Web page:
Friday, July 01, 2011

another published piece – The Gospel and the Land of Promise

I’ve just had a chapter published (the book arrived today) in a new book, The Gospel and the Land of Promise: Christian Approaches to the Land of the Bible. Published by Wipf and Stock the book explores an acute theological problem, how to relate to “land” in light of the Bible.

My chapter explored the Jacob narrative in Genesis. I offer a post-colonial reading, reading the narrative in light of New Zealand indigenous, animal and migrant stories. Here’s my conclusion:

I have used four readings – Nga Ururoa, a poem by Nola Burrell, Te Horeta and Cook’s diary – to read the world in front of the Biblical text. Themes of land, indigenous species, ownership, supernatural, hospitality, weather and mapping have opened up some fresh angles with regard to the migrant journey of Jacob in Gen 28:10–18. Many resonate with post-colonial themes. These include the following:
• Land has been reframed to include indigenous species, and to be considered as both gift and responsibility to all migrants.
• Pluralism has been considered in light of Jacob’s ability to discern “I Am” in the “holy place” of anOther.
• Awareness of Eurocentric narratives of power and control has been raised by hearing Maori understandings of land ownership, and subverted by considering a theology of providence which opens up space for the discovery of new configurations of being human.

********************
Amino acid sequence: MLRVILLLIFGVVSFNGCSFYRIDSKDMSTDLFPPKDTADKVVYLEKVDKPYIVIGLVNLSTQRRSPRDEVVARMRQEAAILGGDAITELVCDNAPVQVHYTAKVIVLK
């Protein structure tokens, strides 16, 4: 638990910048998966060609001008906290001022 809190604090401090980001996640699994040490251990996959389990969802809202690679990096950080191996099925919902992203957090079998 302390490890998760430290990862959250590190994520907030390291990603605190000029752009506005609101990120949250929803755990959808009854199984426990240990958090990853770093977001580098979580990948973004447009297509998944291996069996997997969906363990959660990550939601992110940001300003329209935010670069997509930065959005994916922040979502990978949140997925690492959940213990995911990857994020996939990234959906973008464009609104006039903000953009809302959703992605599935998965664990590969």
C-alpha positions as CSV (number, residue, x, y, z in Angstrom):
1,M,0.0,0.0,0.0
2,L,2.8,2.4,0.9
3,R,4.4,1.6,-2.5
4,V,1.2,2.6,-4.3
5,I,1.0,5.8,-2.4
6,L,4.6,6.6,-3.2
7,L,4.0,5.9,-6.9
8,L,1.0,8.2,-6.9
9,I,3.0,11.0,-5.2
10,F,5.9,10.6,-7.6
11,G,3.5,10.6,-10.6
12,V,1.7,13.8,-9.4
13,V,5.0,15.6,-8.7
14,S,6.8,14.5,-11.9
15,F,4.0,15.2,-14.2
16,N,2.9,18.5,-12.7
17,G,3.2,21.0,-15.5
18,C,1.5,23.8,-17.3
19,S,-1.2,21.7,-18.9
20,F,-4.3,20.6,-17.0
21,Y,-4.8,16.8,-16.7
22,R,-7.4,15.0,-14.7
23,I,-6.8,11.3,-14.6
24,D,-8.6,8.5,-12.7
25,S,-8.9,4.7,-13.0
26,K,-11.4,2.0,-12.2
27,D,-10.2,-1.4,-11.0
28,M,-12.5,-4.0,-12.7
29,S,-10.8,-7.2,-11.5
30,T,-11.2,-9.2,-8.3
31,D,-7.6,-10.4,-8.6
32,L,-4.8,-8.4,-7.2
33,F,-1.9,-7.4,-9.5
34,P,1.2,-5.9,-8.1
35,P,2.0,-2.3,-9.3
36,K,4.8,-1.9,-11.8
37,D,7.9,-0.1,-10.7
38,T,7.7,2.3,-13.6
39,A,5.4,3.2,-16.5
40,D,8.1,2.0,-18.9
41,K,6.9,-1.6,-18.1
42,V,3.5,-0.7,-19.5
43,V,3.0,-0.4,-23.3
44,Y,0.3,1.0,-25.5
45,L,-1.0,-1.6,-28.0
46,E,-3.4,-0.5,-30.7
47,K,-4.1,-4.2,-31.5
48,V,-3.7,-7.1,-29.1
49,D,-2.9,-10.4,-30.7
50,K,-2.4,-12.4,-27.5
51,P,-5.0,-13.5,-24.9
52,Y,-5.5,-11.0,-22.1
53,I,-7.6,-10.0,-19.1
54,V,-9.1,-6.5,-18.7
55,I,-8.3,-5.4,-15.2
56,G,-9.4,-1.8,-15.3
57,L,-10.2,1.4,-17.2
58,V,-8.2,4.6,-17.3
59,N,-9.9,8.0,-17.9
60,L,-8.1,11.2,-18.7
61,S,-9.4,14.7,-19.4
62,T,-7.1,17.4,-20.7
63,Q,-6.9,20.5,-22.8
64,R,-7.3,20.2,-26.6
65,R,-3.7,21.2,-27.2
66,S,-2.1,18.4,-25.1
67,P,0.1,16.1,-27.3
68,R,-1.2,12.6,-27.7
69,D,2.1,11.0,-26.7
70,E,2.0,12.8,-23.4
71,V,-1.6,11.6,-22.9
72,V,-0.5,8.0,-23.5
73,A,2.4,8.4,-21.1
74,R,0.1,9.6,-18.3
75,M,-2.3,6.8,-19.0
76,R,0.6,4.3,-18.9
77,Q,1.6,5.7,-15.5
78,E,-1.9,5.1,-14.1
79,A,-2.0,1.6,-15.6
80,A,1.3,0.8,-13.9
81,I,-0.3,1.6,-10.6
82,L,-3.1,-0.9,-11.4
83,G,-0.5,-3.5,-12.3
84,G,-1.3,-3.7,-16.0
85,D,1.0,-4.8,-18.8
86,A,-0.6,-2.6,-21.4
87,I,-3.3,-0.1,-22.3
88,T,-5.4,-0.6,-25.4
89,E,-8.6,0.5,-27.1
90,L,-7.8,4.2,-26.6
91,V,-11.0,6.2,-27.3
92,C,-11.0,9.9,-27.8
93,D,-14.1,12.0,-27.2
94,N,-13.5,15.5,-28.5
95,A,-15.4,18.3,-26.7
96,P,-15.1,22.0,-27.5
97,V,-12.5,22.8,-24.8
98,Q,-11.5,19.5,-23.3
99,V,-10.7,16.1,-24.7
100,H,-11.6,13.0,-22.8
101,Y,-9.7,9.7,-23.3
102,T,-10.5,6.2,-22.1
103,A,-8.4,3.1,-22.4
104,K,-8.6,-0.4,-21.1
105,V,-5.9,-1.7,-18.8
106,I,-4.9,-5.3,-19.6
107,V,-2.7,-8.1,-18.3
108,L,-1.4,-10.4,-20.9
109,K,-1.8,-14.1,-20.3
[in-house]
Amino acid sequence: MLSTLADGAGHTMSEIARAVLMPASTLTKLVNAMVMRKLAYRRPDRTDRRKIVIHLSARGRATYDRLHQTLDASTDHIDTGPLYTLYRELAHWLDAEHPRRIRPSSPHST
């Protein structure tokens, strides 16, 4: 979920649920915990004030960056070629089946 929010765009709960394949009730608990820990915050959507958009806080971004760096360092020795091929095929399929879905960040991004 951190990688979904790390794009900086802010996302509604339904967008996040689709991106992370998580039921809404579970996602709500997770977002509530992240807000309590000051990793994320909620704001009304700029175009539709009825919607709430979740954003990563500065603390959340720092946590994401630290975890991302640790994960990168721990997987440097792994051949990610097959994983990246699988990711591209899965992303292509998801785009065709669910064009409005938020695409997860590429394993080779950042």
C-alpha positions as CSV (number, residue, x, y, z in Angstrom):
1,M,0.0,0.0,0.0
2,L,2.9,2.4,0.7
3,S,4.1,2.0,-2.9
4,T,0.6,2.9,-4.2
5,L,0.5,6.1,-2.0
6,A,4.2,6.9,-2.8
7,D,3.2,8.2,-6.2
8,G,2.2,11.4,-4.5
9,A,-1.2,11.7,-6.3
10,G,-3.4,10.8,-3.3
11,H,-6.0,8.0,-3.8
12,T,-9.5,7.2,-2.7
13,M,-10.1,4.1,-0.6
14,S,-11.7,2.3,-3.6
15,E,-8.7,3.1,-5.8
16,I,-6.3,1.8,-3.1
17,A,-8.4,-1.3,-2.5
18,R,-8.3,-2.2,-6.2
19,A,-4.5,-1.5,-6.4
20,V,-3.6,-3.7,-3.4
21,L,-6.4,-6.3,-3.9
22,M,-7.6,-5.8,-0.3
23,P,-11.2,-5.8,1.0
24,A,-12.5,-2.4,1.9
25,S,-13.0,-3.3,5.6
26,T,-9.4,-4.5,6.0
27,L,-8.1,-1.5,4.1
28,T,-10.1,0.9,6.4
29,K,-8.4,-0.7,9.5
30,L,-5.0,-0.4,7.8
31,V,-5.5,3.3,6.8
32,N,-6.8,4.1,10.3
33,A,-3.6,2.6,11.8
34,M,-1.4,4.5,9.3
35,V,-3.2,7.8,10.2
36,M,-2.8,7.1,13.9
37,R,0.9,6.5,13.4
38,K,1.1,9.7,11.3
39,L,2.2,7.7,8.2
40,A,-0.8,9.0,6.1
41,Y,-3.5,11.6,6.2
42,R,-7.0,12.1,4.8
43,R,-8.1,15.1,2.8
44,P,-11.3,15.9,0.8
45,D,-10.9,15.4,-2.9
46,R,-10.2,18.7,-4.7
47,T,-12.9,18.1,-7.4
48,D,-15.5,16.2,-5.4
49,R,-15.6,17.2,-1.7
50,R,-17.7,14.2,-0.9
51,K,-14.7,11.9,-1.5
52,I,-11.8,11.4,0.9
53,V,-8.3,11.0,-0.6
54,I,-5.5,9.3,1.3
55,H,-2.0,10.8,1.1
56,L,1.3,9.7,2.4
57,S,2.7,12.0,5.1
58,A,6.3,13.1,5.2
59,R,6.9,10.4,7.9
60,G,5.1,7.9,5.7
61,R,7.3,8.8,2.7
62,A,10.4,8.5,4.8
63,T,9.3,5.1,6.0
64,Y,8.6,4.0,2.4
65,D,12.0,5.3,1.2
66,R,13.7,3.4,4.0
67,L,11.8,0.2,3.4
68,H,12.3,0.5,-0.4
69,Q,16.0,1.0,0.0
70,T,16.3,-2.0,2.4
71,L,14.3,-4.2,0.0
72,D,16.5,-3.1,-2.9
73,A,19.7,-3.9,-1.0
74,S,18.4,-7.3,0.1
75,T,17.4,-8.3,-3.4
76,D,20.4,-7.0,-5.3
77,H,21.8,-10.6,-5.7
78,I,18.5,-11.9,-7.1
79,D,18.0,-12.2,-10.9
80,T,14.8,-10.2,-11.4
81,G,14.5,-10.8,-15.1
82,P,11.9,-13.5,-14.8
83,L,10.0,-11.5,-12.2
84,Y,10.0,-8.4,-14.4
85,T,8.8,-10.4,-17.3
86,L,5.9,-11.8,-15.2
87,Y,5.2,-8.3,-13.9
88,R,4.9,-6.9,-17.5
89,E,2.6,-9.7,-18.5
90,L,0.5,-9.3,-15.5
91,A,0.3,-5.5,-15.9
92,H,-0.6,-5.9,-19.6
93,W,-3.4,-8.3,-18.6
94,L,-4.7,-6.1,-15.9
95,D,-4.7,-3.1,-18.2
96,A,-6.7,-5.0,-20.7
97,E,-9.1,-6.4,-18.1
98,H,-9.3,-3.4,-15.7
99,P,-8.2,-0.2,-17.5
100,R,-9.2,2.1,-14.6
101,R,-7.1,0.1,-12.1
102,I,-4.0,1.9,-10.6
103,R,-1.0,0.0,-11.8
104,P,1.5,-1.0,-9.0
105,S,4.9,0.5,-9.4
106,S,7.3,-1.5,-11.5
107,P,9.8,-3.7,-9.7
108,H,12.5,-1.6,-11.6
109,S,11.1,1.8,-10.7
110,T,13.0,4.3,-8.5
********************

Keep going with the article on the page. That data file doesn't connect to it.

• Reaction against Western ways of thinking and producing has been unearthed in relation to the presence of the supernatural.
• The prominence of diaspora and indigenous issues has been heard in terms of all peoples as migrants. Indeed, all people who live in Aotearoa New Zealand have, by the very fact of New Zealand being an island, had ancestors who have had to cross “watery chaos.” Further, we have been exposed to hospitality as a potential mark of cross-cultural exchange, along with the potential of food to re-negotiate human relationships.

Other chapters explore other Old and New Testament themes in response to the notion of “Land of Promise.” The book gets some great wraps ….

“These able and provocative essays will offer us skilled guidance in territory few scholars are willing to enter.” -Gary M. Burge, Wheaton College

“the brilliant scholarship, biblical integrity, and keen commitment to justice that emanates from every chapter” -Alex Awad, Bethlehem Bible College

“In these excellent essays, Christian scholars in New Zealand–where indigenous land rights have long been at the center of public discourse–reflect on ‘land’ in the Bible” -Chris Marshall, Victoria University of Wellington

“an immensely important work of biblical scholarship on the theology of the holy land.” -Stephen Sizer, Christ Church Vicarage

Posted by steve at 08:29 PM

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